Advertisement

Commentary

You Sing Potato, I Sing Potatoe...

November 27, 2000|MICHAEL JAMES MOORE | Michael James Moore teaches communication arts at the University of Wisconsin-Madison

Election 2000 is really about competing time capsules. Dueling soundtracks. Clashing screenplays. Dissimilar authors. Contradictory snapshots. As the first-ever boomer versus boomer Oval Office contest unfolds, the intergenerational schisms between the first wave of boomers--those born just after World War II--are personified by the Gore-Lieberman crowd (the GLCs) and the Bush-Cheney bunch (the BCBs).

These two civilian armies--these two Americas--were always divided. You can track their conflicts through the 1950s, 1960s and 1970s--the formative decades for these masses, and we're not talking about policy debates here.

For the GLCs, the 1955-'58 pre-Army Elvis is the primary Presley (the greasier, the better; bluesman and rocker to the bone). The BCBs prefer post-Army Elvis "Blue Hawaii"; jumpsuit Presley circa 1973's "Aloha From Hawaii" suits them fine--little rockin', lots of ballads and imminent girth pre-approved. Elvis' movies? The BCBs made them profitable; the GLCs found them ridiculous.

Many GLCs feel that books by J.D. Salinger changed their lives; the BCBs would probably choose James Michener as the great American novelist. Nowadays, GLCs snap up John Irving's latest or Jacquelyn Mitchard's last; for the BCBs, Tom Clancy is tops. Ditto Dr. Laura.

In the mid-'60s, the most appealing duo to sing on TV was, for the BCBs, Sonny and Cher; the GLCs were all for Simon and Garfunkel.

The GLCs considered the Beatles the most trailblazing cultural force of the fast-changing 1960s, constantly noting how John, Paul, George and Ringo were four steps ahead of the evolving counterculture between 1964-69; the BCBs liked the "early" Fab Four (Ed Sullivan mop-top phase) but disdained the post-'66 "way out" hippie-like Beatles.

For a 1965 time capsule soundtrack, the GLCs would include "Ticket to Ride," "Satisfaction" and "Like a Rolling Stone"; the BCBs would best remember "I Got You Babe," "This Diamond Ring" and "Winchester Cathedral."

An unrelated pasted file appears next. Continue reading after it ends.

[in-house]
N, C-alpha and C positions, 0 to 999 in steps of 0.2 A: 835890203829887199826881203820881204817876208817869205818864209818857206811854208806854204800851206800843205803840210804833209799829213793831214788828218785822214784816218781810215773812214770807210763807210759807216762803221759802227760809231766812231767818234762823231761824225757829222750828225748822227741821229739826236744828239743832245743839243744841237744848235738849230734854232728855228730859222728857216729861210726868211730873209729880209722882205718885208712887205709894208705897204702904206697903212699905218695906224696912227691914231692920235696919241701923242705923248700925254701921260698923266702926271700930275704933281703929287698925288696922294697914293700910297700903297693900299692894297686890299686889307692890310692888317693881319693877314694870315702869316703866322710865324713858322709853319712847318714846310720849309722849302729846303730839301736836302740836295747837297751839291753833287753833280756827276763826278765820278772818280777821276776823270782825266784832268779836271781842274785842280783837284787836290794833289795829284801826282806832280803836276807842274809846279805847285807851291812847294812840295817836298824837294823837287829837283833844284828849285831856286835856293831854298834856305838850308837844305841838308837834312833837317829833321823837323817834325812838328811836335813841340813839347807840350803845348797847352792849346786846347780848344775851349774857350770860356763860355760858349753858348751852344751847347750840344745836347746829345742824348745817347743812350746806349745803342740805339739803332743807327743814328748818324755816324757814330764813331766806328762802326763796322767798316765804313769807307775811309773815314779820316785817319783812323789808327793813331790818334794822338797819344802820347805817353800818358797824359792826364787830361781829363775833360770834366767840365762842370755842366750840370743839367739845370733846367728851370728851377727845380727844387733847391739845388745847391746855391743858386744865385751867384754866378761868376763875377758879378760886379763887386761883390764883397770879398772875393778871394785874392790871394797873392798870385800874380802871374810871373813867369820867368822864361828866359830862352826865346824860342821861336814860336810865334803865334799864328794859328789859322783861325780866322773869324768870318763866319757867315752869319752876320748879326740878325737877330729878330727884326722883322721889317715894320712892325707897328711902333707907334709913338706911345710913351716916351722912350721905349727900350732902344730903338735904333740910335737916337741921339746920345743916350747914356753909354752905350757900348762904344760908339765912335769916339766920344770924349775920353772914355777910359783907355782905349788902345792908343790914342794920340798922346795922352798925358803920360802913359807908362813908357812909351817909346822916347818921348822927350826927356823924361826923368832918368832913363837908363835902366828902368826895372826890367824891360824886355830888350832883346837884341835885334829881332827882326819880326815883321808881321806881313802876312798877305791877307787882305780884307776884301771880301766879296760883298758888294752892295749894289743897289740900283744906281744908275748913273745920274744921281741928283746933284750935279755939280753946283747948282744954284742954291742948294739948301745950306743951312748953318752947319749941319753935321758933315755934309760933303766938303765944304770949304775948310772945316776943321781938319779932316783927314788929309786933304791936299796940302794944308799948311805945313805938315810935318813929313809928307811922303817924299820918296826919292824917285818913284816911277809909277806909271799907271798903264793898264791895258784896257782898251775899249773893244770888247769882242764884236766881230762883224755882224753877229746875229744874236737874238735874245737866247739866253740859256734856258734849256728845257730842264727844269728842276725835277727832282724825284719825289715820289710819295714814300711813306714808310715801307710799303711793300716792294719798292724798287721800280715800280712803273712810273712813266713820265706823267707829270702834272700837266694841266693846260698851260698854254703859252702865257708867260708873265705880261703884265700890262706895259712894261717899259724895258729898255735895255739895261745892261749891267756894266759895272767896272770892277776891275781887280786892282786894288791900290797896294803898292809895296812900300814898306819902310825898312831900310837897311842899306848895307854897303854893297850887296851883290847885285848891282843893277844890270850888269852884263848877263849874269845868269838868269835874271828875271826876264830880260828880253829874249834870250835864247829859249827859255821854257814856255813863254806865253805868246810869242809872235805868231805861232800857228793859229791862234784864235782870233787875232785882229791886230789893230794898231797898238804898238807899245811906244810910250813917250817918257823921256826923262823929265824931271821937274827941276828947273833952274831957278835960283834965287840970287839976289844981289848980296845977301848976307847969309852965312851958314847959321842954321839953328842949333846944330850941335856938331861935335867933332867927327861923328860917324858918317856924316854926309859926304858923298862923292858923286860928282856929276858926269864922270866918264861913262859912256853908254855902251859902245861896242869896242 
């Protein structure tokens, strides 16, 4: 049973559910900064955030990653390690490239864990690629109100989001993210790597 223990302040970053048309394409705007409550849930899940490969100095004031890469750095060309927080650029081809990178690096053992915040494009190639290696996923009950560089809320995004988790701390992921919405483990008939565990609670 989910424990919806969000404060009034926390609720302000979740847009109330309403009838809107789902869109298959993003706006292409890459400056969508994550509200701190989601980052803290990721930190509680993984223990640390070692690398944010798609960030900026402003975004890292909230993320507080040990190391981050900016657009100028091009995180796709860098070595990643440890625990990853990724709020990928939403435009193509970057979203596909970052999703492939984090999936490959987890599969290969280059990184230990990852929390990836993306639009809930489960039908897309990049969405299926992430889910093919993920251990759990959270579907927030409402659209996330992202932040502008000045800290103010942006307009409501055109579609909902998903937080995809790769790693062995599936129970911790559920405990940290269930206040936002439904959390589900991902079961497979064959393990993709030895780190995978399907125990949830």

For the BCBs, the best sounds to come from the so-called British Invasion were the Top 40 hits by the Dave Clark Five, Gerry and the Pacemakers and Herman's Hermits; to the GLCs the greatest gift of the British Invasion was either Marianne Faithfull or Eric Clapton.

If one 1966 single could be preserved, the GLCs might choose "Eleanor Rigby"; the BCBs might select what was, in fact, that year's top-selling 45 rpm: "The Ballad of the Green Berets."

For the GLCs, 1968 is frozen in time by the murders of Dr. Martin Luther King and Robert F. Kennedy; for the BCBs, that year's ultimate event was the election that finally brought Richard M. Nixon to the White House. On radio, the BCBs enjoyed the Fifth Dimension or Johnny Cash's "A Boy Named Sue"; the GLCs oscillated between the Stones' "Street Fighting Man" and the last hymn of that year: the Beatles' "Hey Jude."

To the BCBs, the paramount Life magazine pictures in 1969 were the Apollo moon shots; for the GLCs, the time was defined by the magazine's breakthrough publishing of the My Lai massacre photos. To the GLCs, Lt. William Calley was a war criminal; the BCBs saw Calley as a victim of the media. When Nixon pardoned Calley, BCBs saluted; the GLCs protested.

The best film of 1969--to the BCBs--is still John Wayne's "True Grit"; the GLCs (then and now) prefer "Midnight Cowboy."

For 1970--the year of Nixon's Cambodian "incursion" and the Kent State and Jackson State student killings--the GLCs would mandate a soundtrack heavy on Crosby, Stills, Nash and Young ("Teach Your Children," "Ohio," "Carry On"); for the BCBs, that period's best singles were by the Carpenters ("Close to You," "We've Only Just Begun").

If a Vietnam-era film fest were organized by the two sides, the GLCs would screen "Apocalypse Now," "Platoon," "Coming Home" and "Born on the Fourth of July." The BCBs would screen "Uncommon Valor," "Hamburger Hill," possibly "The Deer Hunter" and perhaps the first of the "Rambo" series.

The GLCs saw Muhammad Ali as a political hero; they rooted for him when he fought the pro-Vietnam Joe Frazier in '71; the BCBs still consider Ali a traitor and were thrilled when Frazier beat him as Ali attempted to win back the title he'd been stripped of after refusing Army induction in the late '60s.

Throughout the 1980s and '90s, as the indestructible Rolling Stones mounted increasingly successful world tours (visiting the U.S. in '81, '89, '94, '97 and '99), millions of GLCs attended their concerts. The BCBs always detested the Rolling Stones; then and now.

And speaking of then and now: Last month, the GLCs made "The Beatles Anthology" the No. 1 nonfiction bestseller according to the New York Times book review; but for the past few weeks, the BCBs have made "The O'Reilly Factor" the No. 1 nonfiction bestseller.

The more things change. . . .

Advertisement
Los Angeles Times Articles
|
|
|